Chicago | Reuters — Chicago Mercantile Exchange lean hogs closed sharply higher Wednesday on short-covering that earlier drove futures to their biggest one-day gain in four months at over two per cent. The electronic is currently trading and is up 1.8 per cent.
February closed 2.1 cents per pound higher at 71.525 cents, and April up 2.9 cents, to 74.95 cents (all figures US$). May and June settled up the three-cent/lb. price limit at 80.925 cents and 84.575 cents, respectively.
Bullish investors look for cash and wholesale pork prices to improve after meat demand resumes in the U.S. Northeast as the region recovers from a blizzard.
Wednesday morning’s average market-ready or cash hog price in Iowa/Minnesota dipped nine cents per hundredweight (cwt) from Tuesday to $67.67, the U.S. Department of Agriculture said.
Separate USDA data showed the morning’s wholesale pork price had slipped 31 cents/cwt from Tuesday to $81.30.
Progress in labour talks involving U.S. West Coast port workers encouraged futures traders. The prolonged work slowdown significantly delayed shipments of U.S. goods, including meat.
“There was finally some good news out there and people ran with it,” a trader said.
April and June futures broke through the 10-day moving average of 74.6 cents and 84.23 cents, which triggered fund buying.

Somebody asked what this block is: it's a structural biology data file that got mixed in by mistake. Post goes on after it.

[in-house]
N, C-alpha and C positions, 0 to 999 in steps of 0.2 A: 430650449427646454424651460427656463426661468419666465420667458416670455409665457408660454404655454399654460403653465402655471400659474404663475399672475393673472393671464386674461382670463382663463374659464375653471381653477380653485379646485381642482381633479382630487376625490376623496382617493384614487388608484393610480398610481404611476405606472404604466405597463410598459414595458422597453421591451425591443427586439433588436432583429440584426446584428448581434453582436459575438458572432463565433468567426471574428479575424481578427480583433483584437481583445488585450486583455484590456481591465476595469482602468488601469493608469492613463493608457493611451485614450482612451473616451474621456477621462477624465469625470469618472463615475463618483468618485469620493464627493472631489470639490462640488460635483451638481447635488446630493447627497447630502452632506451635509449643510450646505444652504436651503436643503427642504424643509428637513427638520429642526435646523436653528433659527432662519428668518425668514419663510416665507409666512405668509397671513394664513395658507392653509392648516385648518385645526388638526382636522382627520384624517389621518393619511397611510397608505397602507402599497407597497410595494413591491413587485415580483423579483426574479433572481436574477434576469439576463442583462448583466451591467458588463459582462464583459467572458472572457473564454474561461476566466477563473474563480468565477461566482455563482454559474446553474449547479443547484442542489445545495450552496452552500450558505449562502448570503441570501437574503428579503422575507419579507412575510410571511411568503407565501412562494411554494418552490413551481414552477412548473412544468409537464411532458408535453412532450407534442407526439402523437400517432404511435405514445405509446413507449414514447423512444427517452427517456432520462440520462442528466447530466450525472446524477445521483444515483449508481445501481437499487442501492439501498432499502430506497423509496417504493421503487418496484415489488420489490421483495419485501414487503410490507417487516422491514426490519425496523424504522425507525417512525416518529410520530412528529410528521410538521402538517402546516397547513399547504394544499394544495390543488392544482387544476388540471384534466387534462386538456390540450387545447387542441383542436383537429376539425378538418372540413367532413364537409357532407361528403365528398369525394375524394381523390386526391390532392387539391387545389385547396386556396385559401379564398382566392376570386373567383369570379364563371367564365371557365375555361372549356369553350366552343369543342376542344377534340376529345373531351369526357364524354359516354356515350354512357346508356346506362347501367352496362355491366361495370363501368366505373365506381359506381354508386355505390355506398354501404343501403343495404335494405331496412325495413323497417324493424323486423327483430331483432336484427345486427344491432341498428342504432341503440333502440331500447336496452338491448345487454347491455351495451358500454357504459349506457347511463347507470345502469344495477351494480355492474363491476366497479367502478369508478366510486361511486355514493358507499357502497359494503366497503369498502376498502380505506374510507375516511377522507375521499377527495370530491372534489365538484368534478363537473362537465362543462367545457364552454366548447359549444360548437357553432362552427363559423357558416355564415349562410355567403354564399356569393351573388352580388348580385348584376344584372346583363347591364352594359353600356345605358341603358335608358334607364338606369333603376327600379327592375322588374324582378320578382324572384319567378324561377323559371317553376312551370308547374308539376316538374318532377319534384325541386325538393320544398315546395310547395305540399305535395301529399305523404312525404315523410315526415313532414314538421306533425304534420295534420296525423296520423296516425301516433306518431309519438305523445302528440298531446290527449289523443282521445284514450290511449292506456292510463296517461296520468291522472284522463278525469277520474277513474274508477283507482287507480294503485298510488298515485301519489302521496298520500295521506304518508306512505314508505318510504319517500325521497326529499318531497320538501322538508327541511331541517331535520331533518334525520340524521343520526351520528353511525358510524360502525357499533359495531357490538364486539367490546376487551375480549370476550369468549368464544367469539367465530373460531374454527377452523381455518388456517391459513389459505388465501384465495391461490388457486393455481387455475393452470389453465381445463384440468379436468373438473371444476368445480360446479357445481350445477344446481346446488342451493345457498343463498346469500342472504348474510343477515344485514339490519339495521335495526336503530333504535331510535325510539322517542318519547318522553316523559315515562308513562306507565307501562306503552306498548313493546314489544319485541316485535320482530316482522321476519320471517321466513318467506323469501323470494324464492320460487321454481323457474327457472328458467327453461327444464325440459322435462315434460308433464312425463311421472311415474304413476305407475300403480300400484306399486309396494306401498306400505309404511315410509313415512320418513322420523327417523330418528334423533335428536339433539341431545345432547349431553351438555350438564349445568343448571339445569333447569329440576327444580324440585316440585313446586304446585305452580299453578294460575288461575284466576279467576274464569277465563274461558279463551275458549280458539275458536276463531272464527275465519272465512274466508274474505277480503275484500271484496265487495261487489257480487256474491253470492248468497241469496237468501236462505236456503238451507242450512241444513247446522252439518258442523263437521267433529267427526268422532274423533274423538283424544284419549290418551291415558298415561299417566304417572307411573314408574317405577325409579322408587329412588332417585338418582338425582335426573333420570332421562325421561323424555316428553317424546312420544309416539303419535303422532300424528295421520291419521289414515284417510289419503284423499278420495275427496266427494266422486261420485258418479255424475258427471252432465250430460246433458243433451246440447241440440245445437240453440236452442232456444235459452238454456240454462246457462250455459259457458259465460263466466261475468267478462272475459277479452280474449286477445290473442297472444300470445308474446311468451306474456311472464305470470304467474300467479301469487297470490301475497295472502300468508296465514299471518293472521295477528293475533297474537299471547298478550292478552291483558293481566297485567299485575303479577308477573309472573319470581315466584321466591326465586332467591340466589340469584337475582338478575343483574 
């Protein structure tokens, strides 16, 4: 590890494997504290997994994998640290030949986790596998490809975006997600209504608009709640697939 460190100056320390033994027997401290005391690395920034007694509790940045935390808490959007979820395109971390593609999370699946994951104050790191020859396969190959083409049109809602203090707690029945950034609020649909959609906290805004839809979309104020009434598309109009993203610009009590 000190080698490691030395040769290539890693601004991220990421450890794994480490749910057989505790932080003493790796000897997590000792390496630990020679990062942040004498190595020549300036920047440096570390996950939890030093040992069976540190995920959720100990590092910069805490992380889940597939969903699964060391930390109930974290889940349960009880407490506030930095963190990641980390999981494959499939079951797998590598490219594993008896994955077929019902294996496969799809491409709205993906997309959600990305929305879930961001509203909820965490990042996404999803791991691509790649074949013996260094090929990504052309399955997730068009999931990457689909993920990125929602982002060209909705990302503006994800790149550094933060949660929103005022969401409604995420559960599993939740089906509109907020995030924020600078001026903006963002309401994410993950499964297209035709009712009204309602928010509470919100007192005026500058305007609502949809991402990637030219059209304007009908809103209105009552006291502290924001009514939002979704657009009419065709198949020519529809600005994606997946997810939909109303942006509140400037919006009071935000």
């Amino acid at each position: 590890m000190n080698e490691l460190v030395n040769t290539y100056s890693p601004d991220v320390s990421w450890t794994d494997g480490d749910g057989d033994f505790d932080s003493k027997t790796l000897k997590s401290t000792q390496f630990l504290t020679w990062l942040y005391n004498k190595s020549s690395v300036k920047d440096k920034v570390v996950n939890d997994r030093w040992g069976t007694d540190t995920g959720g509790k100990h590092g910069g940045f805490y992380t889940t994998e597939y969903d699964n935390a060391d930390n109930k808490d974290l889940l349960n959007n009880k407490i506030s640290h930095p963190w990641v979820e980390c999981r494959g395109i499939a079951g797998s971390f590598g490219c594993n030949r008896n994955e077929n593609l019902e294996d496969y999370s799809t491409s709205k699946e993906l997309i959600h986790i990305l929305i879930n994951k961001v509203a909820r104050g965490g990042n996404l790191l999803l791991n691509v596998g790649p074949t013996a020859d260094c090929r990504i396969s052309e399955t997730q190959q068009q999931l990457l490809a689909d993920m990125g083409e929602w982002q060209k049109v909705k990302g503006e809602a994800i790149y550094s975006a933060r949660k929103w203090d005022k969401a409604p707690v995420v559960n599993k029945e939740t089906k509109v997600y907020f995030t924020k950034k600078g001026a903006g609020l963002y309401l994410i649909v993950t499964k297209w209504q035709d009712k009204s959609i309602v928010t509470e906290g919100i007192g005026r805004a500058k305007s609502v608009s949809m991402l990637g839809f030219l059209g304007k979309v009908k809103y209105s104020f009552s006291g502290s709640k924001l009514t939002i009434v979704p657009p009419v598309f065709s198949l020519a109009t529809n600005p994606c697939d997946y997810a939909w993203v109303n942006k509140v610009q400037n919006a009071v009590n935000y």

Live cattle gain
CME live cattle closed higher, helped by short-covering that was partly due to the modest turnaround in wholesale beef prices, traders said.
February closed 1.125 cents/lb. higher at 153.95 cents, and April up 0.5 cent to 151.5 cents.
Wednesday morning’s choice wholesale beef price rose 33 cents/cwt from Tuesday to $248.03. Select gained 46 cents to $240.72, the USDA said.
Packers recently cut beef prices enough to attract retail buyers, traders and analysts said.
Fund buying developed after February and April punched through their respective 10-day moving averages of 153.15 cents and 151.42 cents.
Futures’ discounts to last week’s prices for cash cattle encouraged buyers.
This week, packers are expected to spend steady or less money for supplies based on their negative margins and current futures prices.
Cash bids surfaced in parts of the U.S. Plains at $156/cwt with no response from packers, who last week spent $158-$160 for cattle, feedlot sources said.
CME feeder cattle drew support from lower corn prices, technical buying and live cattle market advances.
January closed 1.675 cent higher at 212.450 cents/lb., and March ended up 0.525 cent, to 204.35 cents.
— Theopolis Waters reports on commodity futures markets for Reuters from Chicago.